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Thread: RAID And You (A Guide To RAID-0/1/5/6/xx)

  1. #1
    Xtreme CCIE
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    RAID And You (A Guide To RAID-0/1/5/6/xx)

    As some of you may recall I had meant to post this very thing around March... well, here it is July and it's finally starting to get put up. I blame this on a combination of work, school, and losing the folder I had 3 of these posts already written in. And Neptune, that planet's never done anything for me.

    I won't call my posts as thorough on the topic as an RFC - RFCs exist for a reason and are freely available. My goal here is to provide an understanding of the various RAID levels in enough detail that the average OCer can understand the pitfalls of RAID-0, learn the overlooked possibilities of RAID-1, and know why they need more advanced hardware to make effective use of RAID-5. Still, *if after reading everything carefully* you feel I have omitted anything crucial (quite likely in these early stages) or have gotten something wrong, feel free to post here to let me know. I will be sure to examine every post relating to the quality of this guide and try to make changes accordingly or at least justify why I did not make a change.

    Some of you may wonder why I don't do a summary of all these RAID levels and technologies somewhere and basically just tell you how to set things up. The reasons are simple: tables and charts do not provide an understanding of the technology and it's not my job to tell you how to do things. All this guide is meant to do is inform you about different technologies available and allow you to draw your own informed conclusions as to what it best for your particular situation.

    Master Index:
    Post 1: Overview
    Post 2: Revised Storage Technology Guide
    Post 3: RAID-0
    Post 4: RAID-1
    Post 5: RAID-5 & -6
    Post 6: RAID Level Combinations (coming soon)


    Please note that this is NOT a "What To Buy" guide. Although I may make mention of some particular hard drives or controllers this post concerns the only the technologies used in hard drive systems. For advice on what controllers to get, check out the latest benchmarks available. This guide is intended to be informative only and that will not change until a controller company steps up and sends me something nice (j/k - or am I?).
    Last edited by Serra; 08-19-2007 at 09:54 AM.
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  2. #2
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    Storage Technologies - A Few Facts To Get You Started

    ** Heavy editing and additions to come, this first edition simply has RAID-related topics cut out of the original **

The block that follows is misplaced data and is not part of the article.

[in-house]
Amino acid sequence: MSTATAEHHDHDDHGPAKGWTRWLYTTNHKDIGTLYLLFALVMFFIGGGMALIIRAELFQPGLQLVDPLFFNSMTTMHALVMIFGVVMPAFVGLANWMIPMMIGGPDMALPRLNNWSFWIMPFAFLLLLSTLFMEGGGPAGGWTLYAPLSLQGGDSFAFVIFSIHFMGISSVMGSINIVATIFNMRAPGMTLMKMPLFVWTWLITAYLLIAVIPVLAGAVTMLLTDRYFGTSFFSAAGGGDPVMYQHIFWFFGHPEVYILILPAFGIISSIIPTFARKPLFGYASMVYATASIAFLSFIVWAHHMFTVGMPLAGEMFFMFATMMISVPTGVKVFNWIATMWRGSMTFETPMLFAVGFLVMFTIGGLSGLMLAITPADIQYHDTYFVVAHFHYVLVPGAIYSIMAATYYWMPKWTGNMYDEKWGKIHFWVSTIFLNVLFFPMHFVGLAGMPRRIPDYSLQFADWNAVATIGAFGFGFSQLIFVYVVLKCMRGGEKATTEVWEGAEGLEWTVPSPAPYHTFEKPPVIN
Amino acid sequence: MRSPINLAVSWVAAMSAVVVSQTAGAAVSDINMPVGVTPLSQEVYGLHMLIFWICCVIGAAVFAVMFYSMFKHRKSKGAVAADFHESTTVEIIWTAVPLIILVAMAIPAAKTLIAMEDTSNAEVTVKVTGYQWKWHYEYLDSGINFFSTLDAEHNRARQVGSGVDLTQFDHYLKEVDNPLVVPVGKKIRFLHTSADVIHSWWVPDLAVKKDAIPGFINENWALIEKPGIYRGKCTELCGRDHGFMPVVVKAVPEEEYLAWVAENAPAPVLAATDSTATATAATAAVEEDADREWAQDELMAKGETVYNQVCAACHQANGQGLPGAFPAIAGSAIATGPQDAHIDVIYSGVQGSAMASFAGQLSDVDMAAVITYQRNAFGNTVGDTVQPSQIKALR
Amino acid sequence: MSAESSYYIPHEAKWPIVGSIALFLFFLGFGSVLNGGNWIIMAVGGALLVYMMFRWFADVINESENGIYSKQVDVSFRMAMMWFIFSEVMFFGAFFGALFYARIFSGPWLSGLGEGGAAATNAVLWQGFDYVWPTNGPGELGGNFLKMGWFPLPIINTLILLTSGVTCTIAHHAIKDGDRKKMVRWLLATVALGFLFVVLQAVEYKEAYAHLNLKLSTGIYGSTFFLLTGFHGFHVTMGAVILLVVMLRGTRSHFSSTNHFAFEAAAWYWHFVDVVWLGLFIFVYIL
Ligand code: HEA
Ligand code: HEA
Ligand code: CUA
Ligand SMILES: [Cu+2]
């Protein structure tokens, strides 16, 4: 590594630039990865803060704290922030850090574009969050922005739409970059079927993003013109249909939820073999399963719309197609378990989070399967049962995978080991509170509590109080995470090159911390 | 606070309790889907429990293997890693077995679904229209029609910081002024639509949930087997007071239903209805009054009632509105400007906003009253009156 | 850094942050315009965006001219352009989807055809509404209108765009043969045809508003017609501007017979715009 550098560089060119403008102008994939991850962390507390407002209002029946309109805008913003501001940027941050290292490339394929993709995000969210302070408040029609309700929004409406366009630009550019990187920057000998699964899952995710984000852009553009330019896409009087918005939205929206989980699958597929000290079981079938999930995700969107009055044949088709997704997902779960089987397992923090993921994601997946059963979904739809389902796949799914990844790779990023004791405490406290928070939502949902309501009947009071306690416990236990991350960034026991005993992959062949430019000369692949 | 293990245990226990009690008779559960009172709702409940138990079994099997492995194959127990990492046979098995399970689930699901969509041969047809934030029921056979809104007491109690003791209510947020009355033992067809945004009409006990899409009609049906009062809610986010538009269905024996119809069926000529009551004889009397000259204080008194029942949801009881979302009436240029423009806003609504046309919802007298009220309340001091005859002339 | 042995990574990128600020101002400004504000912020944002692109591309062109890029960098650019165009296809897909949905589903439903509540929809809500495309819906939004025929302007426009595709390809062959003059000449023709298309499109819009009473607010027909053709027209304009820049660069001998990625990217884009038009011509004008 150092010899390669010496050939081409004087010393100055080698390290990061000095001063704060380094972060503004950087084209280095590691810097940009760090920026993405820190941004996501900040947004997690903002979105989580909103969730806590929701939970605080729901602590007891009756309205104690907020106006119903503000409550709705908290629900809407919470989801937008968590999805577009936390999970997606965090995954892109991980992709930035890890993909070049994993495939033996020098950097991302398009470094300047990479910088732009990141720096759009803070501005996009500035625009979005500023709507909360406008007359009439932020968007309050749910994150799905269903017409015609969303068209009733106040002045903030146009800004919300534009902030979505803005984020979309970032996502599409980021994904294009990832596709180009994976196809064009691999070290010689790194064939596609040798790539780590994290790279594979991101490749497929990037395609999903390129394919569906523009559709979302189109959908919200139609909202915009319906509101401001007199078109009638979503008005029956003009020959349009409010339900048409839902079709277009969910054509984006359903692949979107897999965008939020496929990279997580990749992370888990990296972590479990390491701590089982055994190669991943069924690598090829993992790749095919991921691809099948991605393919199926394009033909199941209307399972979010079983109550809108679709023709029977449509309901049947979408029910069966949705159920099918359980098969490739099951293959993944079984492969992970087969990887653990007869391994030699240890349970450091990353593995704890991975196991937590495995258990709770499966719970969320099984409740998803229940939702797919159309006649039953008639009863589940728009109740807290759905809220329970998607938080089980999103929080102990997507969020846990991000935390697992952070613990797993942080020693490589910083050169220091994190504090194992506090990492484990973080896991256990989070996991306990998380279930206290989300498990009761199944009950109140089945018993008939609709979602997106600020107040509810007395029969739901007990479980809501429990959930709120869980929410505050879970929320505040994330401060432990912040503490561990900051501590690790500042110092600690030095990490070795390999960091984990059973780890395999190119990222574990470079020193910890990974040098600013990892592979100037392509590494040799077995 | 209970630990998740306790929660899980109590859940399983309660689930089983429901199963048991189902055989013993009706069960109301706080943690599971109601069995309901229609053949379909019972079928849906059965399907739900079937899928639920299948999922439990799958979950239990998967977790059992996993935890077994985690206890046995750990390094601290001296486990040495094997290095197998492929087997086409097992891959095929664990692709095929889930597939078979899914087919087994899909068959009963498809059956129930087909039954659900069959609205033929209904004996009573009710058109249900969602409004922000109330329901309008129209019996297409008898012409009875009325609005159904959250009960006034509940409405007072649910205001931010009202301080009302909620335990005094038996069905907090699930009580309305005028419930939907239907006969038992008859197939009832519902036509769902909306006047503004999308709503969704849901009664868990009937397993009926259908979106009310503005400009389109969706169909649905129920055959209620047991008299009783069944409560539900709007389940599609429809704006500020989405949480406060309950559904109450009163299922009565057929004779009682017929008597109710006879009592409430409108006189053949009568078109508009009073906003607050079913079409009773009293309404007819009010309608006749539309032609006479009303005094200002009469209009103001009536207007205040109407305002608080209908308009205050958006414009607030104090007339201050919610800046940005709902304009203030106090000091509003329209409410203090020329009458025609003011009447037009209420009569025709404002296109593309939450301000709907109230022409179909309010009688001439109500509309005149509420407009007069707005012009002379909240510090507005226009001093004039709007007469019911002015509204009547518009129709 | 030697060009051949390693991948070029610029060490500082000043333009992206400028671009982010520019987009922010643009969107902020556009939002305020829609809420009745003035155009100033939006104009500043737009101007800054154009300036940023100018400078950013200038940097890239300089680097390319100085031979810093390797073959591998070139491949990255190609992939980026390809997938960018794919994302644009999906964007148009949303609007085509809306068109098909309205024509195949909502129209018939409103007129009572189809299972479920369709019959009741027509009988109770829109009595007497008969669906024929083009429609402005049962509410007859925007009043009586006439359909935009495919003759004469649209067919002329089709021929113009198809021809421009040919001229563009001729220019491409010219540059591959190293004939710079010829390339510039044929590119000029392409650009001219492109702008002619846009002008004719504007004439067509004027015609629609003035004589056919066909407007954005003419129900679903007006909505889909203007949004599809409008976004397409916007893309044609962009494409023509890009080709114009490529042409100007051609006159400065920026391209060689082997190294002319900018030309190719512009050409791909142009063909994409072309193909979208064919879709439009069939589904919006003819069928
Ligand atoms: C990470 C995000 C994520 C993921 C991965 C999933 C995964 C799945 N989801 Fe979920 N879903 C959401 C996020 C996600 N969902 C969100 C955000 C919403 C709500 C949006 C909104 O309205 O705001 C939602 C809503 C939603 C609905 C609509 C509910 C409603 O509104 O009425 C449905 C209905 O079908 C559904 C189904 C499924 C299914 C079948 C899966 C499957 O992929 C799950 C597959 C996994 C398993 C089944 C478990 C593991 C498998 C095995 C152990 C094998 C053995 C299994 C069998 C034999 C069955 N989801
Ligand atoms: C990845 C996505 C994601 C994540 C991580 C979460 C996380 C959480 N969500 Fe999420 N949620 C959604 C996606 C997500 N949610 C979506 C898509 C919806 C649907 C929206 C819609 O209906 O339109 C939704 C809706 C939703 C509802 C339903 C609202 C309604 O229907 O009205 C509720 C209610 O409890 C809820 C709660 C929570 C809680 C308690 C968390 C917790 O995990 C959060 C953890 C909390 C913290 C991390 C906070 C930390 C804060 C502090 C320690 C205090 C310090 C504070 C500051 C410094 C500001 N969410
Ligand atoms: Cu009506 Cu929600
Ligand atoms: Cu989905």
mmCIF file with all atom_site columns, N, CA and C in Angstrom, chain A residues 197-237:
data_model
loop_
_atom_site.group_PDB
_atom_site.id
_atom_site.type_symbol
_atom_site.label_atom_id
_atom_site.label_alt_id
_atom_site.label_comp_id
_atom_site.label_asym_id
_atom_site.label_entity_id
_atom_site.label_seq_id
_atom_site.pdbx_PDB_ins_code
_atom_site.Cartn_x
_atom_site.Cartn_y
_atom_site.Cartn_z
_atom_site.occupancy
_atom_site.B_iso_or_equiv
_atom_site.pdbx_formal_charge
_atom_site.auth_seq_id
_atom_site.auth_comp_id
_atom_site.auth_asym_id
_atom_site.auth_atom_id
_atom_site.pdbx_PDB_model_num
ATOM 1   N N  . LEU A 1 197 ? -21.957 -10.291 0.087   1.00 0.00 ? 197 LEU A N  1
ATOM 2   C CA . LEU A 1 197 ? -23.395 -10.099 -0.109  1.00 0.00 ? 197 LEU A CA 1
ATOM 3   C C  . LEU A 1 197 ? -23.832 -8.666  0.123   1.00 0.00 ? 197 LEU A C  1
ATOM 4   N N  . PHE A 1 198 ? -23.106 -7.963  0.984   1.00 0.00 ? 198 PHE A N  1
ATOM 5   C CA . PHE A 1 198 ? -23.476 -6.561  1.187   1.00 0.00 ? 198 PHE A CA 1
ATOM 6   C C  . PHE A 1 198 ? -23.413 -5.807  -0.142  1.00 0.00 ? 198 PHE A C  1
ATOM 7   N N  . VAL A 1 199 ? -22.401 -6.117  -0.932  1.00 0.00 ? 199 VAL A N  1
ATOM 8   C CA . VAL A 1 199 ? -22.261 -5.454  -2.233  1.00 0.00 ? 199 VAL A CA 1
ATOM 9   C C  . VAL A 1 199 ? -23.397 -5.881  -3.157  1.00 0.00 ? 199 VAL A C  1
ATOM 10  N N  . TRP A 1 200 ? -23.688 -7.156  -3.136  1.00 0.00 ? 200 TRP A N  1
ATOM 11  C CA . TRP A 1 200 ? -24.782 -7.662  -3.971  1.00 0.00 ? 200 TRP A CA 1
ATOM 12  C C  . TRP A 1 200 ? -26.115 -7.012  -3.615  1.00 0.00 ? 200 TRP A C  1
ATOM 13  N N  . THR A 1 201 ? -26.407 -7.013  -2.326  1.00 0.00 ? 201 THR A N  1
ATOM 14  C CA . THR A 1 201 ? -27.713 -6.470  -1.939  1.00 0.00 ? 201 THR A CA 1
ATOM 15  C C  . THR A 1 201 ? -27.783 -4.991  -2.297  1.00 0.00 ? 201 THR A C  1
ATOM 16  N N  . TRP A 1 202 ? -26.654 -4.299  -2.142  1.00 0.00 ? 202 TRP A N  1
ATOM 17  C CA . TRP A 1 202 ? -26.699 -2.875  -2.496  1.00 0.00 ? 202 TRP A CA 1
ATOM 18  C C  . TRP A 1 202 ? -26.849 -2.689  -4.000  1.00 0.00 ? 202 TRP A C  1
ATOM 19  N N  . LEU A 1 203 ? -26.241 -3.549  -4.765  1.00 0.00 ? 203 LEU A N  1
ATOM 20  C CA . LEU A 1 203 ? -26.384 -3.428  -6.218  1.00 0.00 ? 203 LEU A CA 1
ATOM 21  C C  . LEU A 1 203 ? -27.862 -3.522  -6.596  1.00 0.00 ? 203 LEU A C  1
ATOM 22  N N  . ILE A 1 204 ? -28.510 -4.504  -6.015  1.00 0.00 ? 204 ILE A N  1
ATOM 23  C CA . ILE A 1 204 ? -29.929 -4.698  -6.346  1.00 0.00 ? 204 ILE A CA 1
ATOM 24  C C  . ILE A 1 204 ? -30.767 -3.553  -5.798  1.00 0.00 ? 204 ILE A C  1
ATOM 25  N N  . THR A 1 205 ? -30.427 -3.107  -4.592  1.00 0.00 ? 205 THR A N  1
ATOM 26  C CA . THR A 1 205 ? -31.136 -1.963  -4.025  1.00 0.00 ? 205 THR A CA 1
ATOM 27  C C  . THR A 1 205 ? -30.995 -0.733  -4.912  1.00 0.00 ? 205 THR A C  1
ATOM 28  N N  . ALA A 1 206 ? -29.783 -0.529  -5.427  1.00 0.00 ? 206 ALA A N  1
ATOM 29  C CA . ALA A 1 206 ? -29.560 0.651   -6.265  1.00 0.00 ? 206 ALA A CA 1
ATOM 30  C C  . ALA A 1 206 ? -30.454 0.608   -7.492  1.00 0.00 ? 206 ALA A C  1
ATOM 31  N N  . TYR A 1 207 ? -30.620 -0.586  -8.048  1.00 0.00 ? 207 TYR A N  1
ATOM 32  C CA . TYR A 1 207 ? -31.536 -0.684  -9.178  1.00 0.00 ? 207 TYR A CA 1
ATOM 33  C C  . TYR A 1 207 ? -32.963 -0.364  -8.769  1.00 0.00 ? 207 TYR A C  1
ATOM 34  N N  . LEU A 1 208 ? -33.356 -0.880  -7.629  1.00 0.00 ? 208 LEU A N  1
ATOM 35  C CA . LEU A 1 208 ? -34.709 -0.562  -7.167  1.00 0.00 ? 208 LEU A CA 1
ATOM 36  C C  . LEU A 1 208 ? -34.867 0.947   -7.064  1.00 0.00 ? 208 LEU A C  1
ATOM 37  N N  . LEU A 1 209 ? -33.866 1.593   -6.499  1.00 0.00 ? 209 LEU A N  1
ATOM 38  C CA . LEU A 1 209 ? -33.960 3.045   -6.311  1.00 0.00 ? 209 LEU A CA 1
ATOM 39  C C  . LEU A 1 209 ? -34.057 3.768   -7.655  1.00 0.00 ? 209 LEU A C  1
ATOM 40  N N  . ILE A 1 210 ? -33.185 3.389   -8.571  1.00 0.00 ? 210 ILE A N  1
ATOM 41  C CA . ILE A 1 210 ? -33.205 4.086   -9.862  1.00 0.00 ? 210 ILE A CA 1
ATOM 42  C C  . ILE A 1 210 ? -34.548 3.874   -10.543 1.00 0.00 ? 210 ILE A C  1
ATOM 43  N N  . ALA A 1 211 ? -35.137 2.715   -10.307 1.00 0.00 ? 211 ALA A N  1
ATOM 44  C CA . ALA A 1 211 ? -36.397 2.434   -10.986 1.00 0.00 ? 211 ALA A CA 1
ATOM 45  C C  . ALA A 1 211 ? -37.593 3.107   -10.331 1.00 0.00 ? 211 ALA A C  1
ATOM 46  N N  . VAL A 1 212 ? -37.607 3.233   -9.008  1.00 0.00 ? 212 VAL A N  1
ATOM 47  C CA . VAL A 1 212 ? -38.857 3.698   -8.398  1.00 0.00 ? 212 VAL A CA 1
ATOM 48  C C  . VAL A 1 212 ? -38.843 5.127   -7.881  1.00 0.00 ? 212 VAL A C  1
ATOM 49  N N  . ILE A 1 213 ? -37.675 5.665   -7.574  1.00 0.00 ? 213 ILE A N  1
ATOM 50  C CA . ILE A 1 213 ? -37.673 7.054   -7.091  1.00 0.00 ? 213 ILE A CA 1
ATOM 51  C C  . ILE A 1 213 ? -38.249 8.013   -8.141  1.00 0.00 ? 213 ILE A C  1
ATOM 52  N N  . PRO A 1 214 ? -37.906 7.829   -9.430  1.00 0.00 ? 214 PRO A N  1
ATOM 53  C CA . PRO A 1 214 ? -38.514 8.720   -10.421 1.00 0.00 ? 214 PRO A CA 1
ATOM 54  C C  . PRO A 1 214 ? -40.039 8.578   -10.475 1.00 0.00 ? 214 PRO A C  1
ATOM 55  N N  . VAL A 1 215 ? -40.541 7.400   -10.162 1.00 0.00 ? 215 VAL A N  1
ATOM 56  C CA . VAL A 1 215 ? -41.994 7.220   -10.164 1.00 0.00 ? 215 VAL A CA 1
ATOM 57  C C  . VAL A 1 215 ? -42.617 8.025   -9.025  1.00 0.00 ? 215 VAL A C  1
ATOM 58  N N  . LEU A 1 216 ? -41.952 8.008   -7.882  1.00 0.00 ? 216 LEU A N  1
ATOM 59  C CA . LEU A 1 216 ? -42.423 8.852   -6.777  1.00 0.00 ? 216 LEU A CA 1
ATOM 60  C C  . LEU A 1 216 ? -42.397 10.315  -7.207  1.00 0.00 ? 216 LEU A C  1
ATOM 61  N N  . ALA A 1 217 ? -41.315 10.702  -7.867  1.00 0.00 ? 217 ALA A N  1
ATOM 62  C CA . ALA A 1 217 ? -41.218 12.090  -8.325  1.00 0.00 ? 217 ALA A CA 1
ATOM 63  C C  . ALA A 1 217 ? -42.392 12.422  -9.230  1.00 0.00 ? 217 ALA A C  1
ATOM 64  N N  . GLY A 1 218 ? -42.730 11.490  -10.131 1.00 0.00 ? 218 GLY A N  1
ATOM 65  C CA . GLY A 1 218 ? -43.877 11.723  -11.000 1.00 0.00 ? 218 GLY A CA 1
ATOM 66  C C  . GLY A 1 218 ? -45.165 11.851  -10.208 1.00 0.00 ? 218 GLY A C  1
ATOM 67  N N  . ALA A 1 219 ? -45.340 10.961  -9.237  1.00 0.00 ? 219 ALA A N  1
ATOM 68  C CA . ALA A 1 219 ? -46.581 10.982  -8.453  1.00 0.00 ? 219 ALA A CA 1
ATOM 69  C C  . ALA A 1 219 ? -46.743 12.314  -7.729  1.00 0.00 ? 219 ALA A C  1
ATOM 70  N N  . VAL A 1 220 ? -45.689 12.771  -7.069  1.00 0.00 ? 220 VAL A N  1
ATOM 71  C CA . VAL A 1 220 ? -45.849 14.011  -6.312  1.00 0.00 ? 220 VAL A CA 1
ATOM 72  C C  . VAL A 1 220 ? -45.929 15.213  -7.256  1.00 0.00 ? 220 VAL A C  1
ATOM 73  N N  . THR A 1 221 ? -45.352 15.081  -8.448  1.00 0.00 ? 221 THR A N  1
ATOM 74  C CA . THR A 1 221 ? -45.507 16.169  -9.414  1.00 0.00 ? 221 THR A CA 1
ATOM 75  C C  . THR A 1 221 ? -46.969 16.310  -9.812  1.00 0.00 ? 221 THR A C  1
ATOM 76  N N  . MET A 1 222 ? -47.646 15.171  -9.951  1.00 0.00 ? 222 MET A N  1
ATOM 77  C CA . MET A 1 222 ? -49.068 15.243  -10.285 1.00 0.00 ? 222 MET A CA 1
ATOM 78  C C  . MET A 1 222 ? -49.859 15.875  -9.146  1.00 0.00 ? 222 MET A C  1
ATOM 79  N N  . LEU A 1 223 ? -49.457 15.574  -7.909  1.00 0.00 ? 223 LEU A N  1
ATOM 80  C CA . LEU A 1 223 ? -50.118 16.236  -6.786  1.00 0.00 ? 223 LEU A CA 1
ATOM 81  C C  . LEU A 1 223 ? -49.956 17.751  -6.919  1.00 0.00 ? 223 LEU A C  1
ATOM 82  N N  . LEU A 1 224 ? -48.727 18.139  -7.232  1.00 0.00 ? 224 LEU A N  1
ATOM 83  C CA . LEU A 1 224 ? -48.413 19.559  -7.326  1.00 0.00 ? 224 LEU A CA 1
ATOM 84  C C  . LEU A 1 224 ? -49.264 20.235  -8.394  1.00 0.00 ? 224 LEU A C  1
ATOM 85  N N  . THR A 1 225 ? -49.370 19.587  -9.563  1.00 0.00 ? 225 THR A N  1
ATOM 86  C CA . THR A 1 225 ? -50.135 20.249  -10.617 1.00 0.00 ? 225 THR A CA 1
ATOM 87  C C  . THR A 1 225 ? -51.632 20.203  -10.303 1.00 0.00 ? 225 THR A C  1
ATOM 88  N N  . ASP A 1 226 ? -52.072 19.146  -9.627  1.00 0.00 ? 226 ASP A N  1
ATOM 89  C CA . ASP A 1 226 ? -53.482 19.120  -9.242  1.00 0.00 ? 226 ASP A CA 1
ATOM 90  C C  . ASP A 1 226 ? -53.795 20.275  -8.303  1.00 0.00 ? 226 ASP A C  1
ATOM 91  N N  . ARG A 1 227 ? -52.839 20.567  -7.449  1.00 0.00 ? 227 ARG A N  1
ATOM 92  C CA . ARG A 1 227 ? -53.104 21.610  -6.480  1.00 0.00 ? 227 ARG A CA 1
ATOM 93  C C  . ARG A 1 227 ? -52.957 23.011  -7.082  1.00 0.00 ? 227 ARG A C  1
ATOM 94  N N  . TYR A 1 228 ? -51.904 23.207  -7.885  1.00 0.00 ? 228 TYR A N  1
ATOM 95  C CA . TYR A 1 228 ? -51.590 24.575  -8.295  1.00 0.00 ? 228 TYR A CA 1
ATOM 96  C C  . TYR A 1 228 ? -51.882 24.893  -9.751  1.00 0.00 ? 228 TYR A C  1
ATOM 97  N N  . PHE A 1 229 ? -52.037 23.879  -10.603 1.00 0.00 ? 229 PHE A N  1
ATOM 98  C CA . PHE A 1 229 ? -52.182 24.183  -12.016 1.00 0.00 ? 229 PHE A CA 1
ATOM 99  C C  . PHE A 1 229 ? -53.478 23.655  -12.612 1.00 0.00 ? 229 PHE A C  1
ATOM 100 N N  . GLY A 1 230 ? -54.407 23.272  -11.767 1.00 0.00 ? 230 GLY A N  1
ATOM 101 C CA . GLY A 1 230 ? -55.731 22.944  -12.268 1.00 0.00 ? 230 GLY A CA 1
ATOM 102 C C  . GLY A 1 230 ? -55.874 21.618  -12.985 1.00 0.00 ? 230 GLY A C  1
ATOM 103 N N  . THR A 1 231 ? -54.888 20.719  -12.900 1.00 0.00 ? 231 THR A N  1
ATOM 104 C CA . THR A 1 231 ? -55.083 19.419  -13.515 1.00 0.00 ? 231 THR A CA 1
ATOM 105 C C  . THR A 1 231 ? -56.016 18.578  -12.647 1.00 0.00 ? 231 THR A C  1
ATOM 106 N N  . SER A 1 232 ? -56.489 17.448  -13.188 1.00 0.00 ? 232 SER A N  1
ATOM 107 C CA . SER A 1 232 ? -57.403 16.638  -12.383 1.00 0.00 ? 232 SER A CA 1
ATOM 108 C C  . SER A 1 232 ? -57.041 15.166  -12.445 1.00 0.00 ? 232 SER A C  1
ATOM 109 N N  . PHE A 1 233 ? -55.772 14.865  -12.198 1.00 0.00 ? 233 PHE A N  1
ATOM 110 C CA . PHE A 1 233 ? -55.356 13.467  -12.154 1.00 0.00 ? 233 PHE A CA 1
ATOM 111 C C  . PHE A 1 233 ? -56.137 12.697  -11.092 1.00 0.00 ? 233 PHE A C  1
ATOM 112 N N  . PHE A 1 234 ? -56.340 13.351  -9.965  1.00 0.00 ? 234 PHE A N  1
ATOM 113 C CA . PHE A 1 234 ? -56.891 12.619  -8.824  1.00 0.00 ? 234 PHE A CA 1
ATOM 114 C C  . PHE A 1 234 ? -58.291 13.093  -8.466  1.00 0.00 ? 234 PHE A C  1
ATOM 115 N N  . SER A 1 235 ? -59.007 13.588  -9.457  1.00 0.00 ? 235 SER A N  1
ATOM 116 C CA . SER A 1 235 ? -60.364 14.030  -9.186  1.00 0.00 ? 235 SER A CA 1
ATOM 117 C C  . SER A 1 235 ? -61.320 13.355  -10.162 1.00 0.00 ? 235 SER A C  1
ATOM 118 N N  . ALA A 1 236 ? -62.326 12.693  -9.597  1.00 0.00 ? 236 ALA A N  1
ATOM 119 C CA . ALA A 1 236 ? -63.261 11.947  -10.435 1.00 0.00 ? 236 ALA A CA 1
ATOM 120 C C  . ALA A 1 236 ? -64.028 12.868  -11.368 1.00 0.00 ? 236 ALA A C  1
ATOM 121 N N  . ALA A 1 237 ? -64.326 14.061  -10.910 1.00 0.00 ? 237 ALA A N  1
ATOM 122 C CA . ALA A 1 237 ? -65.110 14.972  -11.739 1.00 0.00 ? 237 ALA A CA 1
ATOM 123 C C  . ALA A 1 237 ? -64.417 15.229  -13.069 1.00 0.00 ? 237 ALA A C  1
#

This section is meant to complement the rest of the guide by providing a primer for the technologies that are used in the background in RAID arrays.

    Index:
    Section 0: Some Quick Definitions To Get Out Of The Way
    Section 1: Hard Drive Specification Types
    Section 2: Physical Data Placement And Speed (A Must Read For Page File / Swap Partitions)
    Section 3: Controller Duplexing and "Hot-S" Failover Mechanisms
    Section 4: (Almost) Universal RAID Primer
    Section 5: The Windows Page File [aka Virtual Memory]
    Section 6: FAQ
    Q. I have a SATA II drive and a motherboard that only supports SATA I. Will I see a boost in speed if I get a board that supports SATA II?
    Q. Will I see a difference between a drive with an 8MB cache and a drive with a 16MB cache?
    Q. What is Perpendicular Recording?
    Q. I'm currently using a RAID-(whatever) array, Why would I still need backups?

    Section 7: References / Further Reading



    Section 0: Definitions Used
    1. Access Time - The time it takes for the heads of a hard drive to get *to* the data, not to read it.
    2. Read Time - The time it takes to read data once the heads have gotten to it.
    3. Sequential Read - A perfectly defragmented disk reading a file reads blocks sequentially, in that it can read blocks A->Z in a single pass without having to find the data somewhere else on the drive
    4. "small" file - For the purposes of this guide a "small" file is considered to be a file of such a size that it takes the heads longer to get to the starting point of the file than it does to read the file itself.
    5. "large" file - This guide will consider a "large" file to be a file of such a size that the time it takes for the heads to reach the beginning point of the data is trivial compared to the time it takes to read it from the platter.
    6. Random Seek - This term is actually quite rare in this guide, but prevelant in many others. In essence it is usually meant to suggest a the operation of looking for a file. This guide uses the term "small file" instead because I believe there is a crucial semantical difference between the two relating to the fact that if the seek time does not outweigh the read time it is not the major source of latency and therefore not the largest issue.



    Section 1: Hard Drive Specification Types
    1a. ATA/EIDE/PATA [hereby referred to as PATA]
    1a-i. Master/Slave Relations
    1b. SATA I/II
    1c. SCSI


    1a. ATA/EIDE/PATA [Speed <= 133MBytes/s (or <= 1Gbit/s)]
    For various historical reasons, you may find these drives labelled as any of the above. For the sake of my wrists, we'll just call them the most appropriate (and currently manufacturer supported) PATA drives. These are the last-gen drives we all all cursed because the thick ribbon cables would frequently interfere with our airflow or just look plain ugly. The speeds of these drives varies according to which exact part of the standard the drive is from, but realistically you aren't particularly likely to see anything slower than ATA/133 speeds (133MB/s maximum transfer speeds) nowadays. Of all the drive types, this is the only one to which a Master/Slave configuration matters.